A report published by the TUC today (Monday) reveals fundamental changes in the structure of the labour market since the recession

The analysis reveals that since 2008 changes in the UK labour market include:

• a surge in low-paid and part-time self-employment, with self-employment rising by 32 per cent across low-paid industries

• a rise in job polarisation with high and low-wage jobs expanding, cementing the hourglass economy

• an increase in casualisation and zero-hours contracts

• increases in lower wage jobs in traditionally high-paid sectors.

Tracking the Labour Market Recovery, a Touchstone Extra pamphlet written for the TUC by economist Ian Brinkley, compares the recession of 2008 and recovery of 2010-14 with the recession of the early 90s and recovery of 1993-7. It finds that some of the changes in the composition of the labour market – such as the rise in unemployment – are what you would expect following a financial crash and recession, and that if demand is maintained gradual improvements in these measures should continue. But the pamphlet also identifies other new features of this recovery – like the huge fall in real wages – and finds that unless new policies are introduced to deal with them these changes are here to stay.

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Low-paid self-employment

Of the low-paid jobs that have been created, far more are in self-employed positions than was the case in the 1990s. There has been a surge in part-time low-paid self-employment since the recession, with self-employment growing 32 per cent across low pay industries. The number of self-employed people working in building services has risen by 132 per cent since 2008 – adding nearly 140,000 jobs – while there are twice as many self-employed people in residential care. In contrast between 1990-1997 self-employment fell by -0.3 per cent. While self-employment has long been a feature of the labour market, recent trends show it is becoming centred on part-time work. There is also strong job polarisation among self-employed people with a growth in low-income and high-income work.

Job polarisation

This recovery has seen a continuation of the long-run structural shift towards more new jobs being higher skilled (although not necessarily higher paid). This trend can be seen in both decades in the study, with a shift to high-skill and high-paid industries combined with strong growth in low-pay industries. Employment in three large knowledge-intensive service sectors (finance, information services and scientific and technical industries) has been at least as strong as in the 90s, and by 2008 there were far more people working in these high-skilled and high-paid roles, so the impact on the economy has been even more marked. At the other end of the scale, employment in most low-skill, low-pay sectors has been strong in both decades – with the exception of retail, which grew strongly in the 90s but has shrunk more recently.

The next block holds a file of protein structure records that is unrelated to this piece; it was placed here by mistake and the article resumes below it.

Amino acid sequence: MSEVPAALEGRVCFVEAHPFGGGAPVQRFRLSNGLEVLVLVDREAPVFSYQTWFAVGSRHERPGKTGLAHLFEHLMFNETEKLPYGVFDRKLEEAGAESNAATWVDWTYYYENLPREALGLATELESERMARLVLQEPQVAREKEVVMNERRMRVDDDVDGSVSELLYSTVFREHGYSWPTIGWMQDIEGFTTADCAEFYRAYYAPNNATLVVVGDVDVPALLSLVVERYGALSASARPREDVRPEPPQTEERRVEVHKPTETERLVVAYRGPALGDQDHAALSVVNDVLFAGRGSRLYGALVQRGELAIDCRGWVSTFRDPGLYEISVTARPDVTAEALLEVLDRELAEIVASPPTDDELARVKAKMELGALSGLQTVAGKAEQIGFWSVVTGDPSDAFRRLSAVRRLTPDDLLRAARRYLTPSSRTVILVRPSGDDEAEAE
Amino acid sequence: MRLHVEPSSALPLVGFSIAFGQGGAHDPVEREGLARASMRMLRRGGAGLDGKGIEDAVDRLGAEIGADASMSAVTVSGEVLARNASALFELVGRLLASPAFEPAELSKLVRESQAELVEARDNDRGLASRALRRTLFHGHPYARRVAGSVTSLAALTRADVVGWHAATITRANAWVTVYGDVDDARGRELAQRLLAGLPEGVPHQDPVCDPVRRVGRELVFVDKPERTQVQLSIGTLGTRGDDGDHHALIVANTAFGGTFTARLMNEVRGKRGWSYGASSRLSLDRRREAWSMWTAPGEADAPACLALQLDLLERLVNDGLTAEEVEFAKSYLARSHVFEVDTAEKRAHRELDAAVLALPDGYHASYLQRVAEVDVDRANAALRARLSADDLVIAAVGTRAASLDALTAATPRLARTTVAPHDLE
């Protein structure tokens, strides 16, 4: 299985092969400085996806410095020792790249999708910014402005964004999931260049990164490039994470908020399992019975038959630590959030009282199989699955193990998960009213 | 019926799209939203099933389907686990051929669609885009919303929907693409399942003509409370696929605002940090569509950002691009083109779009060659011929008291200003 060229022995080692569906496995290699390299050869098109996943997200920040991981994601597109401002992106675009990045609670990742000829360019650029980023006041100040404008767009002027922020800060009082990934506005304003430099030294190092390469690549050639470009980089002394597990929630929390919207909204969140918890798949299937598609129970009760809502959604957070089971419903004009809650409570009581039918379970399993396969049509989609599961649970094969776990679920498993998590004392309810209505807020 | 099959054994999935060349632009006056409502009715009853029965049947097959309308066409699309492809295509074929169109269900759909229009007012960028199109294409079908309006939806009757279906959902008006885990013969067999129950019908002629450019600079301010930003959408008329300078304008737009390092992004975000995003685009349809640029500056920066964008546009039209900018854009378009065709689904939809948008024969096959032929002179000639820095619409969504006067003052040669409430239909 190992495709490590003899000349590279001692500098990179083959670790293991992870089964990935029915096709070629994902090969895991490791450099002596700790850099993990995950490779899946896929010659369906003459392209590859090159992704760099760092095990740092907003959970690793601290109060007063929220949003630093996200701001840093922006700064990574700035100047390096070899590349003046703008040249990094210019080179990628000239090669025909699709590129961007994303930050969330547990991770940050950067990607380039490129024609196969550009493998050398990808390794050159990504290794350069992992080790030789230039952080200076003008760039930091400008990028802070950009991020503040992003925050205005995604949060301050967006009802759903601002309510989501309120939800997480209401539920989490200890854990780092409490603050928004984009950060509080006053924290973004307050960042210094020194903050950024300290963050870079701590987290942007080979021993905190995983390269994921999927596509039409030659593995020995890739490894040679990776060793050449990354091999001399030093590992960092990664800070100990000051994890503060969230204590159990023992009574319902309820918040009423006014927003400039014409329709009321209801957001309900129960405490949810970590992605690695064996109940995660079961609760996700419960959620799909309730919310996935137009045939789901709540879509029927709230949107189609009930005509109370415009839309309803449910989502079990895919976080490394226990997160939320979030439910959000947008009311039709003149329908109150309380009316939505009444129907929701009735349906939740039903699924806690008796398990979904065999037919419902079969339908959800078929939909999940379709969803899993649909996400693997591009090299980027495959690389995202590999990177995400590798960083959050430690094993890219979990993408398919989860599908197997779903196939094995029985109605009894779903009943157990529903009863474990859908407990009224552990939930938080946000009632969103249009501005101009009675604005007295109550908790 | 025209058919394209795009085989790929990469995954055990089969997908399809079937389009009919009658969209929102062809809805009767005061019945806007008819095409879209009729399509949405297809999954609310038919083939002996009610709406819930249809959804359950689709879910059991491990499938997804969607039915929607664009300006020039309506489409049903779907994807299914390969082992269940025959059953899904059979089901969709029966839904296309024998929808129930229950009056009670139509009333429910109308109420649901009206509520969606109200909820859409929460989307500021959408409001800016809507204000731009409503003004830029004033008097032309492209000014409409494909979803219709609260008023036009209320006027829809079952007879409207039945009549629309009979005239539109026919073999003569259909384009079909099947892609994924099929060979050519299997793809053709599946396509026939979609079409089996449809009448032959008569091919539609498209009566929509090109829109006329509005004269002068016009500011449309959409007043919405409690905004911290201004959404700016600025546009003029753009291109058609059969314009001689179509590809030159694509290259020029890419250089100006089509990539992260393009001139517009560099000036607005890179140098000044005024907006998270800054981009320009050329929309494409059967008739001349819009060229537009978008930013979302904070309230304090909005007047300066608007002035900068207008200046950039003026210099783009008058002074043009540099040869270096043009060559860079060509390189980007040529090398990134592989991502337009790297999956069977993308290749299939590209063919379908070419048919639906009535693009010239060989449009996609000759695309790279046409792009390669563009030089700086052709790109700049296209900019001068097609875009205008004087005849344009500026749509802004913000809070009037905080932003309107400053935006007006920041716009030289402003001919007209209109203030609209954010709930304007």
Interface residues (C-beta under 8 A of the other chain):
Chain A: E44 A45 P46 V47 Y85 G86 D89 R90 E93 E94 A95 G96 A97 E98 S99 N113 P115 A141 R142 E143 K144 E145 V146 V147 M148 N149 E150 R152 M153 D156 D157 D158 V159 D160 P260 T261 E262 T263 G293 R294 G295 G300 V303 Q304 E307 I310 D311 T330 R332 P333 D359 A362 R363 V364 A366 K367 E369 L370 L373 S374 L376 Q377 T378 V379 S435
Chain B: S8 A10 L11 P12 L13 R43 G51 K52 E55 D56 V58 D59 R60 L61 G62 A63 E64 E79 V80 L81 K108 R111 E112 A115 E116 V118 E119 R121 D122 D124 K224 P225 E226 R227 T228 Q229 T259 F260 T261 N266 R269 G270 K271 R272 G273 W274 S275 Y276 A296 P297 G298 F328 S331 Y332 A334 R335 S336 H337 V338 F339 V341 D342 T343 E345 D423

Casualisation and underemployment

Most underemployment is cyclical but it looks as though the number of people working in part-time jobs who really want full-time work has “ratcheted up” since 1990. In this recovery employers have been making more use of casualised work – such as zero-hours contracts, with the numbers of workers on these contracts increasing every year since 2011. This is another shift from the 1990s when far less use was made of such contracts.

Lower-wage jobs in high-paid industries

One of the persistent features of the post-recession labour market is the expansion of low-paid jobs in industries with a mix of low and high-paid jobs, like health and social care, administration and support services and arts, entertainment and recreation. More jobs in these industries are being created in lower-wage bands with fewer jobs in higher bands, which has pushed down average earnings across the economy. In health and social care, for instance, compared with the 1990s we have seen fewer jobs in higher-wage health-related activities such as human health (average wage £11.70) and more jobs lower-wage activities like social work (£9 an hour) and residential care (£7.89). This suggests that while the economy is creating more jobs that are better skilled, a falling proportion of these posts are better paid.


One of the starkest differences between previous recessions and recoveries has been in wages. Between 1990-1997 real wages fell in only two quarters; between 2008 and 2013 in contrast, real wages fell in almost every quarter. While employment has performed better than expected in this recovery, real wages have seen significant falls and average wages remain £50 a week less than they were before the crash, hitting living standards hard. Before the recent recession, real wages were rising at a rate of about two per cent a year, but until very recently they were falling at the same pace.

TUC General Secretary Frances O’Grady said:

This report raises a number of worrying concerns about our labour market. For too many people the best route into work is now low-paid self-employment. We need more decent jobs with fair pay and secure contracts – not an expansion of low-paid jobs at the bottom of the labour market – and the expansion of lower paid jobs in traditionally high-paid sectors is also concerning.

“If we want a recovery that works for everyone and is built to last, we need more investment in skills, infrastructure and innovation to help job creation and productivity.

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